Separate proposals, also covered in a consultation paper, will enable grant-maintained schools to retain all the proceeds from the disposal of surplus school premises from 1 April 1996.
Announcing the publication of the consultation paper which sets out the proposals, schools minister Robin Squire said:
'We plan, at the earliest legislative opportunity, to enable grant-maintained schools to borrow commercially. They currently rely almost entirely on government funds for capital works and demand for funding exceeds supply. This new freedom will enable them to fund projects which would not otherwise receive support.
Under the proposals grant-maintained schools will be allowed to borrow such sums as the governing body thinks fit. They will also be able to grant any mortgage, charge or other security over any land or other property of the governing body.
The Funding Agency for Schools will have responsibility for consenting to individual loans, under guidance from the secretary of state. It will not guarantee or underwrite any school borrowing.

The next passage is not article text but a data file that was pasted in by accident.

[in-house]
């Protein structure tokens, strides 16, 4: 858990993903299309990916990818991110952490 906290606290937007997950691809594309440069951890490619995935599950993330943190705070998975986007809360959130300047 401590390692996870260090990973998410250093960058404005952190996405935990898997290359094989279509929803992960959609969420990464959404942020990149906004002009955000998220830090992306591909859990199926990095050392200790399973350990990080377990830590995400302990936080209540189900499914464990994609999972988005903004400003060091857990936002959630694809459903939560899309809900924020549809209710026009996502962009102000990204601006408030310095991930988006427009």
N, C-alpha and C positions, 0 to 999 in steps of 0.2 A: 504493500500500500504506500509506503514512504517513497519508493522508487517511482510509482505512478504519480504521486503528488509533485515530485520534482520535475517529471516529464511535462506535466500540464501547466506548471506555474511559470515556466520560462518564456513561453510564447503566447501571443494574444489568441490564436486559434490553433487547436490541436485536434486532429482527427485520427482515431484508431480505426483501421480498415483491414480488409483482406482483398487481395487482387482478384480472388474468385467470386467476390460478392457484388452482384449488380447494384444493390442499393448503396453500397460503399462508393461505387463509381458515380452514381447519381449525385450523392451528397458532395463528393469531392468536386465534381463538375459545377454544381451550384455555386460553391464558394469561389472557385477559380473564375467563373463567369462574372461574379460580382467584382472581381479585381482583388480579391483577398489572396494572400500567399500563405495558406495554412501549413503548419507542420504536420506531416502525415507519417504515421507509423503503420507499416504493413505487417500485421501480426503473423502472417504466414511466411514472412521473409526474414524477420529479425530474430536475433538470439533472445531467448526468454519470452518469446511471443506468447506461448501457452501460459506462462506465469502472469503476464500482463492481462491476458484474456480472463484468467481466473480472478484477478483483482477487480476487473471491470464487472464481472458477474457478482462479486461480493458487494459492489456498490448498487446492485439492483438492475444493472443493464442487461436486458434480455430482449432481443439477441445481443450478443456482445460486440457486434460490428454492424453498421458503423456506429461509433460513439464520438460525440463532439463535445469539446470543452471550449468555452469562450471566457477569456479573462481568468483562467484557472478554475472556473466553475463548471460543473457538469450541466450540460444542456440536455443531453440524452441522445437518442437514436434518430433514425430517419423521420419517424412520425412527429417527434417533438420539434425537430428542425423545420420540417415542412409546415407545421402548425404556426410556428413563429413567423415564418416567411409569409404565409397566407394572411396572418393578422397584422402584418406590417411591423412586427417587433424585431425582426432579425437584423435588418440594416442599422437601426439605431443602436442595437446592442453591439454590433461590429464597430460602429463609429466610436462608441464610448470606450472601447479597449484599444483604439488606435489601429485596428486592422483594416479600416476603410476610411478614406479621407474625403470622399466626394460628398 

To protect publicly-funded assets, grant-maintained schools will not be able to borrow against assets that are essential to the school's educational provision - 'core' assets.
Separate proposals, also covered in the consultation paper, will enable grant-maintained schools to retain all the proceeds from the disposal of surplus school premises from 1 April 1996. At the moment 50% of the net proceeds is returned to a school's former local education authority for debt redemption.
They will be allowed to charge the full value of these assets - if they are 'non-core' - in any borrowing arrangement.
Mr Squire said:
'These are both practical ways of giving grant-maintained schools greater freedom to provide new facilities. At the same time, vital school assets must be protected. It is important that we get the details right, and I therefore welcome views from all interested parties.'